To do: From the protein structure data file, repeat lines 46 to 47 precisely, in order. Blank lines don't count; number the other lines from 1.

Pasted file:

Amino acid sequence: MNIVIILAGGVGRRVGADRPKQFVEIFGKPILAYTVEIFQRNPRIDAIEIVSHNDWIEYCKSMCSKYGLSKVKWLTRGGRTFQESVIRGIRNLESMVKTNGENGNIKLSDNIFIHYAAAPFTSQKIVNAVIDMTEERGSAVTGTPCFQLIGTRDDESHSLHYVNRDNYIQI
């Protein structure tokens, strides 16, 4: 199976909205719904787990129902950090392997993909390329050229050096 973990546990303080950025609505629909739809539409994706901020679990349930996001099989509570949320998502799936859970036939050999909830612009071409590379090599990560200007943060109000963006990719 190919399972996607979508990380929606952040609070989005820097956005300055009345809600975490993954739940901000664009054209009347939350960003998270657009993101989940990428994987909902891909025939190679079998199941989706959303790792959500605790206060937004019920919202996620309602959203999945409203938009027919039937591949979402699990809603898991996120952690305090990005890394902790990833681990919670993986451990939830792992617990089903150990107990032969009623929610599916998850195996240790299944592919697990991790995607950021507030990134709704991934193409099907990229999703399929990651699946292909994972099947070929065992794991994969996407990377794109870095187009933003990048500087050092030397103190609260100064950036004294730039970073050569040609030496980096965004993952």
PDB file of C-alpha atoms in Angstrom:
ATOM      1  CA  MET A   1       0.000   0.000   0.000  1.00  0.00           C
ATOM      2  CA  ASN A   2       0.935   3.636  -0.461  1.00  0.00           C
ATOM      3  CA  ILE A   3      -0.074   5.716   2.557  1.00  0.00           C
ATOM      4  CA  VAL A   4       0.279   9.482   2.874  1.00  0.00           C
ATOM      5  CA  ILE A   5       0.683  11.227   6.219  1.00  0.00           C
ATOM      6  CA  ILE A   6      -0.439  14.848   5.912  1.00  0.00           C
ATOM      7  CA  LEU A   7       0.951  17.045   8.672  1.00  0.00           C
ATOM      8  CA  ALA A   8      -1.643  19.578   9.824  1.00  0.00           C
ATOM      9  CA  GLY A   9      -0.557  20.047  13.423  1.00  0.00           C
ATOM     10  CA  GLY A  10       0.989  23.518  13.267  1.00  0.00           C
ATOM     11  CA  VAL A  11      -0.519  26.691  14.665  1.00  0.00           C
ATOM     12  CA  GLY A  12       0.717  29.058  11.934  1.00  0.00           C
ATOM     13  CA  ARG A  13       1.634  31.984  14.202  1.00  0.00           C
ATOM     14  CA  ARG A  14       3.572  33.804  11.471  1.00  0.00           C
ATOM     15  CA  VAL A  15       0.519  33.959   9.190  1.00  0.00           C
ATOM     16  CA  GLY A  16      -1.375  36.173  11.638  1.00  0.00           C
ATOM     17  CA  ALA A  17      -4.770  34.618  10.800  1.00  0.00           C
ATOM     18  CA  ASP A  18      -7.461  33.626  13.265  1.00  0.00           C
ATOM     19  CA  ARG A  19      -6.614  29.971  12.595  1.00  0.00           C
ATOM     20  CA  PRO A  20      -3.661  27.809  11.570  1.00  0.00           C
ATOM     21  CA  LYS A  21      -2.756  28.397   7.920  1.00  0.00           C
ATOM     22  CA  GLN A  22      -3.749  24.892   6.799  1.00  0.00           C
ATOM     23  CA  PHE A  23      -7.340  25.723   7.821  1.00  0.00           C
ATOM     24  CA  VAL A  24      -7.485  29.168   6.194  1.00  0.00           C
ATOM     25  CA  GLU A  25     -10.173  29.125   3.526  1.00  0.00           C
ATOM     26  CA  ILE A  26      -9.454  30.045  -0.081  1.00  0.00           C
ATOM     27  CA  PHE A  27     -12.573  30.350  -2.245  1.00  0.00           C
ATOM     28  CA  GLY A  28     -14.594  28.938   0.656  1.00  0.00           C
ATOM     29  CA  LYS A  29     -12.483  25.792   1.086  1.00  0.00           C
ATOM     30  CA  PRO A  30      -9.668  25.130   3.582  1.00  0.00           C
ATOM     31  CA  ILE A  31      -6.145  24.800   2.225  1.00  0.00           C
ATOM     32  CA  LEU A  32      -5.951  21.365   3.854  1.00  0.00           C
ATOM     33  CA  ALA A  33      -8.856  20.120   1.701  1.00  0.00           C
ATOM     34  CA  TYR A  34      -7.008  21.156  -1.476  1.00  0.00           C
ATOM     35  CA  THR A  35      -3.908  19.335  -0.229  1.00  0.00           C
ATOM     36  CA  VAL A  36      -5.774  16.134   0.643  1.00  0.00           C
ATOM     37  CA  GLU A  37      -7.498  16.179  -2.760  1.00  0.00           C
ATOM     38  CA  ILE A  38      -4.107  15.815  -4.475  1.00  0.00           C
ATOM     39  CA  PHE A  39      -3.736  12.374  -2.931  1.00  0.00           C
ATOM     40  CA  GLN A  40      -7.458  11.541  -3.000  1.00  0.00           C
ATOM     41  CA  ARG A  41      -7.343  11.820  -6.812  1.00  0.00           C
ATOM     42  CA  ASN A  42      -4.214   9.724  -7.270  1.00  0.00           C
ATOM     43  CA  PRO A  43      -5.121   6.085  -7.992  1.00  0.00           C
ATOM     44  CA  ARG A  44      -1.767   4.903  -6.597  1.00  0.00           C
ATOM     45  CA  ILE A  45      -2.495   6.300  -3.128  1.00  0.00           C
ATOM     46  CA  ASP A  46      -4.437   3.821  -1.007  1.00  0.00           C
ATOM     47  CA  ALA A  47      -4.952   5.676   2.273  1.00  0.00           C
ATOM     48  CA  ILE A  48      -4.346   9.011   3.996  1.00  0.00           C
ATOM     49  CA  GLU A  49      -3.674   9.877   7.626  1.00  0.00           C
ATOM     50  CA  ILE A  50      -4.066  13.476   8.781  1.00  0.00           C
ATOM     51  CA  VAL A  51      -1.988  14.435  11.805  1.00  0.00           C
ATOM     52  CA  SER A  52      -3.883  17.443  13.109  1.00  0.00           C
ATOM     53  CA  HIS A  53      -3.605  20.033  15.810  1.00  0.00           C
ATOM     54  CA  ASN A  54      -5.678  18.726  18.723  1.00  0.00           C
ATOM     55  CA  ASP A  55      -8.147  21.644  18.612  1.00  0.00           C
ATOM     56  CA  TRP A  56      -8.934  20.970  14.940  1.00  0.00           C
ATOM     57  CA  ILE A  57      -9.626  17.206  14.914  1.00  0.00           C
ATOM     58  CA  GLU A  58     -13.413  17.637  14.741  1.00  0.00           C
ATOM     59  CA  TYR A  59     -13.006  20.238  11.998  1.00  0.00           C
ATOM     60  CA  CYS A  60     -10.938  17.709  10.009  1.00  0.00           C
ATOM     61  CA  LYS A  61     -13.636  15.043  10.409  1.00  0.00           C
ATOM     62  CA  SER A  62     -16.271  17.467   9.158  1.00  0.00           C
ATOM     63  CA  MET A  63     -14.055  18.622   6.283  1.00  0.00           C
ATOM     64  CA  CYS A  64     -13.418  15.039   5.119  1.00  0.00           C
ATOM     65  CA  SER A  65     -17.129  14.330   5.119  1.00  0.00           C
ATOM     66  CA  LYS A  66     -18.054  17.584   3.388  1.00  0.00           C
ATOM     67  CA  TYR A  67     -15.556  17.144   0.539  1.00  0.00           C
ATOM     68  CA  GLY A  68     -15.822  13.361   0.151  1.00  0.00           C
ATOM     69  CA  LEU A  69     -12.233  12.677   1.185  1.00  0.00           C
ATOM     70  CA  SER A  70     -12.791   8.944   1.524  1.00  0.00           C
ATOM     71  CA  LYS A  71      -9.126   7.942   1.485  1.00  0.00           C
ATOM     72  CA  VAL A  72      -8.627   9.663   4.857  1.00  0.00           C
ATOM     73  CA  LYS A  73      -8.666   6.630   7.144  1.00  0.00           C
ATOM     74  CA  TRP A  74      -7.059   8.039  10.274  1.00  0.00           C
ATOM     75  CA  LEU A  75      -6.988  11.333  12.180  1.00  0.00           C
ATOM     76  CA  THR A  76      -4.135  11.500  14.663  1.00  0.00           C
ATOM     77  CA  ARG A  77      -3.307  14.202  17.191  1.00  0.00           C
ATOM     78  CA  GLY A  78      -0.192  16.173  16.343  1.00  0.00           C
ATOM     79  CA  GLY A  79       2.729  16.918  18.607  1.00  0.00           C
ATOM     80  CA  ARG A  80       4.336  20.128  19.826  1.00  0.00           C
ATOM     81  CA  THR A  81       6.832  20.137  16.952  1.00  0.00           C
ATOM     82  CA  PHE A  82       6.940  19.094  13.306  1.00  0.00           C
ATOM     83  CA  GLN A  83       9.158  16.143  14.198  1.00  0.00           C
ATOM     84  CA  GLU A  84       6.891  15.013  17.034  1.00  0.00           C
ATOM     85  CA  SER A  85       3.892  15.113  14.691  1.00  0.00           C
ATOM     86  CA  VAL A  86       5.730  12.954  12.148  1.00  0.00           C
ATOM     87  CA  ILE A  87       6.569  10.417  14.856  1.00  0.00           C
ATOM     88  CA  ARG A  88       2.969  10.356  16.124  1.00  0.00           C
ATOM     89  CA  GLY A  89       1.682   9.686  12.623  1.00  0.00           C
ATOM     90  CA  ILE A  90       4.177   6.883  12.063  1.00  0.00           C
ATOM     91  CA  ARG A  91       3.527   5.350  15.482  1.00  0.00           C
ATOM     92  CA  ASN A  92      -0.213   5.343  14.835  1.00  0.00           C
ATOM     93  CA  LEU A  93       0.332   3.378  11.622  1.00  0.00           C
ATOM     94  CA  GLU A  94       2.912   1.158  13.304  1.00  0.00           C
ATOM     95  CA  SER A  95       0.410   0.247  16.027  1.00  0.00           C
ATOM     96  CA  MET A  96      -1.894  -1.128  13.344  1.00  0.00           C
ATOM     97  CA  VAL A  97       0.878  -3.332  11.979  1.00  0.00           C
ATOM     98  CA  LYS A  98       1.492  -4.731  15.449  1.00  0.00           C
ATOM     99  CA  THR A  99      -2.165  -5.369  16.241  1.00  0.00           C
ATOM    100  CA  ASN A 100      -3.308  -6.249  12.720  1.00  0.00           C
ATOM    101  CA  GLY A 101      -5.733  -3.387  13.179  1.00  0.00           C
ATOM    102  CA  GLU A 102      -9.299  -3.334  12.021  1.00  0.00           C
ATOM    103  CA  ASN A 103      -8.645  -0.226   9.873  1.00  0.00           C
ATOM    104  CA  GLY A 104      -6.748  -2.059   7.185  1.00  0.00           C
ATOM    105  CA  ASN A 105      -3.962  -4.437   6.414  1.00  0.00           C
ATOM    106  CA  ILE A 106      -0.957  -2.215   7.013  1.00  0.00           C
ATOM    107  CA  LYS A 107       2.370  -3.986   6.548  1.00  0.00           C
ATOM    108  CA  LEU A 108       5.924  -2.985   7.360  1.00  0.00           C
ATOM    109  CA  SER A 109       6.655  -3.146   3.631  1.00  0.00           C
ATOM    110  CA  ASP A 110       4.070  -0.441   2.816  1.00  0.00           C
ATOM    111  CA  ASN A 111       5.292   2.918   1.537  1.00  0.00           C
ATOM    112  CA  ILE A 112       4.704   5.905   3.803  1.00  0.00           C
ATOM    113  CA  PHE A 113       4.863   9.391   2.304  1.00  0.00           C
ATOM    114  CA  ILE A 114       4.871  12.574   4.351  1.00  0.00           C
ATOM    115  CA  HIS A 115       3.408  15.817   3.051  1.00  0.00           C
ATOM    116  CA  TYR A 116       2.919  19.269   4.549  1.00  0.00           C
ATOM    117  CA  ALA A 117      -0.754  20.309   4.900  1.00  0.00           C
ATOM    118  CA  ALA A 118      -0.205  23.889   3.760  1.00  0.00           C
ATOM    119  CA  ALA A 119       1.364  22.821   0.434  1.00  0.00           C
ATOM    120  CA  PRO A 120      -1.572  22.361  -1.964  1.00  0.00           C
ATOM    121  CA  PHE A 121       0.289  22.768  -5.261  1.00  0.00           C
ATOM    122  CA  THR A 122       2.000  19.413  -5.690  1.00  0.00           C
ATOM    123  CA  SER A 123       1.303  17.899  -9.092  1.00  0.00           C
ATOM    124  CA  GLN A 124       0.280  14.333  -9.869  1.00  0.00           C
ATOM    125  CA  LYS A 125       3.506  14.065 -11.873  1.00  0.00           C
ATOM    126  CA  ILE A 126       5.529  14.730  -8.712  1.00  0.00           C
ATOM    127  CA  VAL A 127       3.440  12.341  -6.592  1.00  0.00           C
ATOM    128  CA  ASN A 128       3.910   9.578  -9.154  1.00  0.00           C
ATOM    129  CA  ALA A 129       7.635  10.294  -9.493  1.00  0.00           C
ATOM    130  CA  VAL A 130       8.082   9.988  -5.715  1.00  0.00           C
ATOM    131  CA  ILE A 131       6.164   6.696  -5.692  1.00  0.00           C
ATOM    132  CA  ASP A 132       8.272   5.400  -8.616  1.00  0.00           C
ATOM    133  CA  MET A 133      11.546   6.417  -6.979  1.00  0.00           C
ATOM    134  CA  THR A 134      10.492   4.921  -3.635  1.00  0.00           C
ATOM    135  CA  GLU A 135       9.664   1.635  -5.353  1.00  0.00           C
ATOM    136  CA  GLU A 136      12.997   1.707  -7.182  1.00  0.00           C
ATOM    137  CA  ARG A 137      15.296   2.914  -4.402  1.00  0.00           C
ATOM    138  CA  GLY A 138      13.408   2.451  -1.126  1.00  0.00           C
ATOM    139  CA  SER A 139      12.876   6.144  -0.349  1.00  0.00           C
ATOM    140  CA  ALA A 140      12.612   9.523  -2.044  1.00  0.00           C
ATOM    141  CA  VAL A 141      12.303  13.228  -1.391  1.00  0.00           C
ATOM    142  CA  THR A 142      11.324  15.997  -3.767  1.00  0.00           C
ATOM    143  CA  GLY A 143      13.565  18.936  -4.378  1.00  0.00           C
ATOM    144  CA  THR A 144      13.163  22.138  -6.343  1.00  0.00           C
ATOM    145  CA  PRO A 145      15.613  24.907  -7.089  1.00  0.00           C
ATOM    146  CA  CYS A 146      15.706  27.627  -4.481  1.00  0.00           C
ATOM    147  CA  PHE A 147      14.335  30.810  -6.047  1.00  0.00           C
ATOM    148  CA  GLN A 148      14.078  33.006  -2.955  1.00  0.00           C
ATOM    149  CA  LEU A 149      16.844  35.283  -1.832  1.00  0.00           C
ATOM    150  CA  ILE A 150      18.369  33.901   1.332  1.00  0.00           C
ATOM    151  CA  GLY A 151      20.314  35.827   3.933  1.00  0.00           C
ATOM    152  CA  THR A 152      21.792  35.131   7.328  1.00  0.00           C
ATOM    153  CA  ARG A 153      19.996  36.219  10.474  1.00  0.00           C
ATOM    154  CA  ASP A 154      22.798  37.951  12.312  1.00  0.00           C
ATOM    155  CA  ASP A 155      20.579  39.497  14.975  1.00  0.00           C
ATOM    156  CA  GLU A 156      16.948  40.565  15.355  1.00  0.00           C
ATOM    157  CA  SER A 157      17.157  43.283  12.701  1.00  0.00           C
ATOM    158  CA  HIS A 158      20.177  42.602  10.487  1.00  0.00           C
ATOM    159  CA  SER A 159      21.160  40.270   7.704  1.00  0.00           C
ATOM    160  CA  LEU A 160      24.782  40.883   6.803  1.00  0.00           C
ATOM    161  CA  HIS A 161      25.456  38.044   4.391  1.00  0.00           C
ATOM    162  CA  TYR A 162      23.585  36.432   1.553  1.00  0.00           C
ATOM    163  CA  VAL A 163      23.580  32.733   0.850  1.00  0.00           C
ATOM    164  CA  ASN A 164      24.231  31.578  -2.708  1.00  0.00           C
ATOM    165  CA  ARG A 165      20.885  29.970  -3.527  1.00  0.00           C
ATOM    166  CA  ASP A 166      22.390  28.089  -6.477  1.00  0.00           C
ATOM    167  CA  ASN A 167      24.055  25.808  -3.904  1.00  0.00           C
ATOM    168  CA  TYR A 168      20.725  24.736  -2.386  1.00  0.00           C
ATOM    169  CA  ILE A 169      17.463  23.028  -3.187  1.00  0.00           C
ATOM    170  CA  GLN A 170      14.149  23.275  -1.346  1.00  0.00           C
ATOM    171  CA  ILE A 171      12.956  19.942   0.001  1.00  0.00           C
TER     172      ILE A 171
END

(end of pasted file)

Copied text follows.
ATOM     43  CA  PRO A  43      -5.121   6.085  -7.992  1.00  0.00           C
ATOM     44  CA  ARG A  44      -1.767   4.903  -6.597  1.00  0.00           C